Many people were sceptical that Bret Easton Ellis’ cult novel—a strong, satirical dose of violence, fashion, sex and capitalism, could be turned into a musical without losing its essenc
Many people were sceptical that Bret Easton Ellis’ cult novel—a strong, satirical dose of violence, fashion, sex and capitalism, could be turned into a musical without losing its essence. However the gamble pays off with a show that is slick, dark and threatening, saturated with pop culture and emptiness.
Matt Smith sheds his Doctor’s bow tie and tweed jacket to reveal the perfect eighties Hardbody and a fantastic singing voice as he steps into the Armani suits of Patrick Bateman, the charismatic killer who guides us through the drugs, dancing and music of 1980s New York.
Smith manages to combine the blank eyes and slow drawl of a character who is totally disassociated with his surroundings with raw emotions, flickering between terror, rage and empty frustration, which, coupled with the intimate theatre sucks the audience into his mind, uniting us with the man hacking his colleagues to pieces on the stage.
One of the main issues with any American Psycho adaption is that we are instantly removed from inside the twisted mind of the central character. It is the utter absorption into his hypnotic, neurotic self-obsession that forces the reader to believe in him and as an audience we see everything from an outside perspective, the reaction and emotions of other characters.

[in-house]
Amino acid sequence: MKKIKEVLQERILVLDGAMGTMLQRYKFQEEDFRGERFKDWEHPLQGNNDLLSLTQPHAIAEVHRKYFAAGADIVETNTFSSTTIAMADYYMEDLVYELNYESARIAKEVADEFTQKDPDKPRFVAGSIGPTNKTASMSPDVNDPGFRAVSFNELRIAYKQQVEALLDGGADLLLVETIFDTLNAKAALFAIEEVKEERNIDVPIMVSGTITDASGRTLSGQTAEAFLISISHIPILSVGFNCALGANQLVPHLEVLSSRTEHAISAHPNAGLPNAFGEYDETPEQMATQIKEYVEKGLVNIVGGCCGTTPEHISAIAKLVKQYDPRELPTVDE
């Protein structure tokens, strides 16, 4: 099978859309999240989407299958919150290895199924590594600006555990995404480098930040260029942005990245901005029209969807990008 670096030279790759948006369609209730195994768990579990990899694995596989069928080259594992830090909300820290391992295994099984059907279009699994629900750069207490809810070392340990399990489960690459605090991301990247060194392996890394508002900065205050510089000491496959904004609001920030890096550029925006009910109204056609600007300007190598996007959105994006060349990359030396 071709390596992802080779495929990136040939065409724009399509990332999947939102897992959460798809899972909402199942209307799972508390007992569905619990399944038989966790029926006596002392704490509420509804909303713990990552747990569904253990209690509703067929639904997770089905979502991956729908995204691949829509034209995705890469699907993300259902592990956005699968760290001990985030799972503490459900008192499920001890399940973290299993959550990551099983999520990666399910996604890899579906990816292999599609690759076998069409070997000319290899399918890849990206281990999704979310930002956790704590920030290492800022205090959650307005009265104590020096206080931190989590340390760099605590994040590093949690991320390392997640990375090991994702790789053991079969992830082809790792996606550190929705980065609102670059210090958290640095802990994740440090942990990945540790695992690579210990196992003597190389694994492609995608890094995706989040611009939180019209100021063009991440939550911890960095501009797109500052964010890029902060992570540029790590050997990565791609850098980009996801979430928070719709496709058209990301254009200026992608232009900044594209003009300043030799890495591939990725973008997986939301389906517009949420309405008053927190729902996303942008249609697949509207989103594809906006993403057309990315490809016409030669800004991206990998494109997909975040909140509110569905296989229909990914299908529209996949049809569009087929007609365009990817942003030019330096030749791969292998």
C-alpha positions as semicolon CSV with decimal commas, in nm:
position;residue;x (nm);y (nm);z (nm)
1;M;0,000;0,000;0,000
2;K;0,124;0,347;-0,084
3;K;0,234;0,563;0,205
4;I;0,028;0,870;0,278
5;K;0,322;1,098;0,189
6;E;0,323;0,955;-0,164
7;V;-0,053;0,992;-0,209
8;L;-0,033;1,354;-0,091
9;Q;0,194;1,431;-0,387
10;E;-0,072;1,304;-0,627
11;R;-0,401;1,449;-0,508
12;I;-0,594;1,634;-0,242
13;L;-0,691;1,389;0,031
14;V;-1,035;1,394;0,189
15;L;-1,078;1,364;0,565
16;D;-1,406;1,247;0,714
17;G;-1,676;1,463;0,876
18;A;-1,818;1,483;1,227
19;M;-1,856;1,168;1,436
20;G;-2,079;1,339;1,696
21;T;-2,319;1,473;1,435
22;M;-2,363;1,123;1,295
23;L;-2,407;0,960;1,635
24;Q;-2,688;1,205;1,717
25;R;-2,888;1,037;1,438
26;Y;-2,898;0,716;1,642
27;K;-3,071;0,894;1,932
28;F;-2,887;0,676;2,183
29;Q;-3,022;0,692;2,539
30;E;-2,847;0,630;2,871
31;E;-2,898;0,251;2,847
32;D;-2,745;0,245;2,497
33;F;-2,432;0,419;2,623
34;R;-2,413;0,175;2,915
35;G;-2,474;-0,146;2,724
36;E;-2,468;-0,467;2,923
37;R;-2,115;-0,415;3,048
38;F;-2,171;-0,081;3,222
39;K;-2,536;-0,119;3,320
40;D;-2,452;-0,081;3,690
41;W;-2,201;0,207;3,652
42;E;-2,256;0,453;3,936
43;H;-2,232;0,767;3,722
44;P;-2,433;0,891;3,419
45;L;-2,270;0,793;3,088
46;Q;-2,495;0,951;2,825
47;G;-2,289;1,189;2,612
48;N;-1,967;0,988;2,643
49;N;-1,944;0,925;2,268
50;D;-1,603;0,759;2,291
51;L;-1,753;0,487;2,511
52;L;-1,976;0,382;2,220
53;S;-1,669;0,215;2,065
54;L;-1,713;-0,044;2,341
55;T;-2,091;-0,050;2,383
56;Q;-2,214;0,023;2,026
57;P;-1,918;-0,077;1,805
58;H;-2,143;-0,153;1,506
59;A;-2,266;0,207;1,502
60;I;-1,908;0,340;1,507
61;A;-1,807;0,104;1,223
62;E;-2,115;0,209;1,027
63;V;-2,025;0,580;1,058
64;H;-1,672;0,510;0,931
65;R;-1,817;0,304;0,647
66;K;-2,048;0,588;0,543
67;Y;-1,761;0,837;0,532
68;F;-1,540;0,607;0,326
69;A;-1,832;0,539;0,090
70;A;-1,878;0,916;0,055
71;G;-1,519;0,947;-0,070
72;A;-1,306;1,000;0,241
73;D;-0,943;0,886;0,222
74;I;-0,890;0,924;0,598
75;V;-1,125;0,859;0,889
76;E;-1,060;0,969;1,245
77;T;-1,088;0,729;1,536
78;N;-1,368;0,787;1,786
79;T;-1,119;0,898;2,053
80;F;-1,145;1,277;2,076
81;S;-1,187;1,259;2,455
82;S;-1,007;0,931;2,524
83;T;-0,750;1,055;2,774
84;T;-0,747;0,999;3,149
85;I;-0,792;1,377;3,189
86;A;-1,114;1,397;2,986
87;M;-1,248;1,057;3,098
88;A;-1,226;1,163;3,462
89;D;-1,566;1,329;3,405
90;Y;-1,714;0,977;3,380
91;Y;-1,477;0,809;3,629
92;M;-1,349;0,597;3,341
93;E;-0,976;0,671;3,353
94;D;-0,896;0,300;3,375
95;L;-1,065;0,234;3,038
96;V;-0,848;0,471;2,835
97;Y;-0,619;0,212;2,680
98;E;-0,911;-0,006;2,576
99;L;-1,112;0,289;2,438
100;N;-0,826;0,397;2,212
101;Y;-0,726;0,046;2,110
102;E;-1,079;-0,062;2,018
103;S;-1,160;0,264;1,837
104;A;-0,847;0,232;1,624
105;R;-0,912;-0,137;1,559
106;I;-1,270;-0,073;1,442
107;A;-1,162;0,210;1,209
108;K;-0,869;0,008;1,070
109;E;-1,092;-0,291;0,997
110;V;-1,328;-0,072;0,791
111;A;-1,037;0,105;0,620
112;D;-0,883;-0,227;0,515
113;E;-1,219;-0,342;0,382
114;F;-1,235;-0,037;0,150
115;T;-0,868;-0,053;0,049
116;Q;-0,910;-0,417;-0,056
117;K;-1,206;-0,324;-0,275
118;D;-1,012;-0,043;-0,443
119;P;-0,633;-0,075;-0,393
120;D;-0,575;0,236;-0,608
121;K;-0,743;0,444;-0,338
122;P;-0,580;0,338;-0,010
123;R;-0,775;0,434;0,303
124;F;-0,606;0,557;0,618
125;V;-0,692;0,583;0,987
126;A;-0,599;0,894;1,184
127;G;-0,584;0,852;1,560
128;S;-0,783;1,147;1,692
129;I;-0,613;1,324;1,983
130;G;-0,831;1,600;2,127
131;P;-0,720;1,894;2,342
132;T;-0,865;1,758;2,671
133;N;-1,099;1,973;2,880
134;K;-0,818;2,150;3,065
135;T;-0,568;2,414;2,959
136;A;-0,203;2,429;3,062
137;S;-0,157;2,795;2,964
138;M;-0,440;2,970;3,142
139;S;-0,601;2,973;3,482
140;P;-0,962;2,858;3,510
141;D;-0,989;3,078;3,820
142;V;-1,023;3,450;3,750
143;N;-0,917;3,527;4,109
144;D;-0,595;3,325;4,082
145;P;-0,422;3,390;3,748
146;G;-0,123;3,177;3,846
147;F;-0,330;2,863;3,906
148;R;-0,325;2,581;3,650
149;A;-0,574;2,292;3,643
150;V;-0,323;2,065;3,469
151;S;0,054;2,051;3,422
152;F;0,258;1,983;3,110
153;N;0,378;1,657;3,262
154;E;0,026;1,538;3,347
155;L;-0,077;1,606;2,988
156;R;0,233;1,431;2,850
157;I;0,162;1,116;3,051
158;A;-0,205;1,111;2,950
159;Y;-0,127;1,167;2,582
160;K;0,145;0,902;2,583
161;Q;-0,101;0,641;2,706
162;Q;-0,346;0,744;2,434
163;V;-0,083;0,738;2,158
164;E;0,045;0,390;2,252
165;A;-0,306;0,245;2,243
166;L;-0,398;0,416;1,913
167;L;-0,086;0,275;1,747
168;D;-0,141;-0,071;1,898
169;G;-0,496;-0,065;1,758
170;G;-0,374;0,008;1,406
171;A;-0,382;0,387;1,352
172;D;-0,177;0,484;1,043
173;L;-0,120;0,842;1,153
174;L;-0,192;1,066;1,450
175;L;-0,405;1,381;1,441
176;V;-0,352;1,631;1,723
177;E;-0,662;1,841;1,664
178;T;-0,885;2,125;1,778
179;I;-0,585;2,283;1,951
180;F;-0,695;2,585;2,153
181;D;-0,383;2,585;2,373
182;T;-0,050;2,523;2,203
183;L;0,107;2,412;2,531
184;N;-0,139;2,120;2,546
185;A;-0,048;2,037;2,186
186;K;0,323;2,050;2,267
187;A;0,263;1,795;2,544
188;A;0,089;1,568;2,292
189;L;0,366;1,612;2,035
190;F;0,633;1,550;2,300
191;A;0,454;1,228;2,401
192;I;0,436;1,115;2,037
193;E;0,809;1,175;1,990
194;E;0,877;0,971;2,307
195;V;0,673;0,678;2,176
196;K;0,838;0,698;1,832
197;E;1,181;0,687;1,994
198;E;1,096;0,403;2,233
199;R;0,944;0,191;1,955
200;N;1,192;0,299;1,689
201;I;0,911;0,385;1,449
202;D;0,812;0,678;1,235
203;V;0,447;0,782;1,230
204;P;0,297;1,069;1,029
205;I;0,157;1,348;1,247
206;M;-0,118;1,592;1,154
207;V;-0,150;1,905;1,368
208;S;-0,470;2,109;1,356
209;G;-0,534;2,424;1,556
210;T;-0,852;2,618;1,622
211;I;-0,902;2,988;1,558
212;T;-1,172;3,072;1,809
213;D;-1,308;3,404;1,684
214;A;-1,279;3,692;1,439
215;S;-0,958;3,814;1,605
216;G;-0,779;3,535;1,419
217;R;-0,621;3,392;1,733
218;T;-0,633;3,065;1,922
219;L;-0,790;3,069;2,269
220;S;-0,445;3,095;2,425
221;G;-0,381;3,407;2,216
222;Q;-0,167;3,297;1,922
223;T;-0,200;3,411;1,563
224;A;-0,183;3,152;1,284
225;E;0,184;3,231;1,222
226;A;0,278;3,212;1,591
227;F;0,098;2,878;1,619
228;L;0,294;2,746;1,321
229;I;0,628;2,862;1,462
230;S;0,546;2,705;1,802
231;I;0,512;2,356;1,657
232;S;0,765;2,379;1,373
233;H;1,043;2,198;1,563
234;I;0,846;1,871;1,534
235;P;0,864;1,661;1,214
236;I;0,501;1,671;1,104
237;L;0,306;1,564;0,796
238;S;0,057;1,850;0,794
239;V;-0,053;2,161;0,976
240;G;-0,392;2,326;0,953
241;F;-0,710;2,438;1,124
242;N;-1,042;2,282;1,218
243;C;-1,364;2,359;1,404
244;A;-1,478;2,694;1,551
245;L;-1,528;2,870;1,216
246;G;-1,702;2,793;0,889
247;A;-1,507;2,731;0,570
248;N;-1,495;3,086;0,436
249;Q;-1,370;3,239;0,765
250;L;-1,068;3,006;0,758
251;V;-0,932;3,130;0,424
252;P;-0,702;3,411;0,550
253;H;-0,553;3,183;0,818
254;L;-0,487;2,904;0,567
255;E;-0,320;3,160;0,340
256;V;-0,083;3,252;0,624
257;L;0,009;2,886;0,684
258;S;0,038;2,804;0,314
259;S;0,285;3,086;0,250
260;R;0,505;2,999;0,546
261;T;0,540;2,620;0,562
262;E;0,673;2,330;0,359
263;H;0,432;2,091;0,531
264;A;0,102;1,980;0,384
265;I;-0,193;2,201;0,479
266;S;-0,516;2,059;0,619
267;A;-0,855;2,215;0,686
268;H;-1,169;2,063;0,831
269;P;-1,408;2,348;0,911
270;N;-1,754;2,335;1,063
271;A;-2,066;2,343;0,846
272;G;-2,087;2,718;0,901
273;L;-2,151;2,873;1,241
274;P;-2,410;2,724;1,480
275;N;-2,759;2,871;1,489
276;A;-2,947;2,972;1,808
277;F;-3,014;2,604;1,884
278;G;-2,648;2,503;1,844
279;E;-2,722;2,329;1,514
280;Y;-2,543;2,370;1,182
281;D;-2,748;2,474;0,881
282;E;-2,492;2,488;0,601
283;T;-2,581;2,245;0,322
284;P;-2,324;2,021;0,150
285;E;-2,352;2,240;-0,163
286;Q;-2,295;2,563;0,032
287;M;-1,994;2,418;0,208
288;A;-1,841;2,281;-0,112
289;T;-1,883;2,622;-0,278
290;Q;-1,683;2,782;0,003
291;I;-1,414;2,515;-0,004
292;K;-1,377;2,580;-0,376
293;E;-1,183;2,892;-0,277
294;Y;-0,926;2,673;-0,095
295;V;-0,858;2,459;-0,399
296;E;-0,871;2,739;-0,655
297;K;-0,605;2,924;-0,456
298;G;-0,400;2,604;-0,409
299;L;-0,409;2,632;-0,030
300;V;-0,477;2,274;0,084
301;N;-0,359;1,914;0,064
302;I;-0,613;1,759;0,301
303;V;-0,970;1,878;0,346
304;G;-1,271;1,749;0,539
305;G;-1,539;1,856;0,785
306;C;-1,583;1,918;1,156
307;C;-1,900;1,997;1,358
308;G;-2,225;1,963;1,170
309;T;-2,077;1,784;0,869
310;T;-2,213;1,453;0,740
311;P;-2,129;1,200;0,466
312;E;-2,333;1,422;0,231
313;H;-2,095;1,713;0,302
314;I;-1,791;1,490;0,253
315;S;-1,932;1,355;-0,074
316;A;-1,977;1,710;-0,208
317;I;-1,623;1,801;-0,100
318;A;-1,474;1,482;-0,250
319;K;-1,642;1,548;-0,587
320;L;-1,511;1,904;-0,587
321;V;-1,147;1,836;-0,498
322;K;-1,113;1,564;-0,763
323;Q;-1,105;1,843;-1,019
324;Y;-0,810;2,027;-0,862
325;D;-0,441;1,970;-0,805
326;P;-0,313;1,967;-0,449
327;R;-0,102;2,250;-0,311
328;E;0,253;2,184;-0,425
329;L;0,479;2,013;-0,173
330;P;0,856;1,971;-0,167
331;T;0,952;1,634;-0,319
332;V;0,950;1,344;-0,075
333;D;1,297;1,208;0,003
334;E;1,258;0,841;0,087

We are no longer Patrick Bateman—instead we are watching him, judging him. Instead of the adrenaline rush we feel swinging the axe, we are spectators to a scene that cannot really be happening, can it? We see a man so lost in his own delusion that fact and fiction have become interchangeable.
It’s fascinating, but it’s not as frightening when you don’t feel complicit to the violence. This is particularly where the 2000 film version falls down, a screen that becomes a barrier separating the audience from the actions. However, the musical manages to separate Bateman from the rest of the cast, through his monologues and vacant expression—he seems closer to the audience which helps us identify with the world he is creating.
Emotion with dark comedy
The minimal set design doesn’t distract from the spectacle while the moving scenery allows the actions to flow smoothly through the city, keeping the pace of the show fast, while the small but excellent cast with its multitude of costume changes and wigs, cause the characters to blend together and become as meaningless in the view of the audience as they are in Patrick Bateman’s mind.
The music itself, a combination of original songs by Duncan Sheik that skilfully bring elements of the novel to life and well known eighties pop that reflects Patrick’s own obsession with music was an unexpected high point.
The infamous rat scene was cut from the script, which, although a controversial highlight of the novel, was the right move for the show, as were the stylised and intelligent violent scenes, which avoided the temptation of unnecessary gore and shock tactics, instead opting for clever displays of lighting and sound so as not to bluntly reveal the answer to American Psycho’s central question – what is real?
A horrifying yet exciting drama bursting with moments of dark comedy and shocking emotion, American Psycho ‘the musical’ complements American Psycho ‘the novel’ perfectly, as well as being a stunning theatrical experience alone.
Whether you are a fan of the novel or looking for a new musical that moves away from the glossy, large scale productions you’ve seen a hundred times before then this is not one to miss.
American Psycho runs at the Almeida Theatre in London until 1 February. What do you think of this play? Let us know in the comments section below.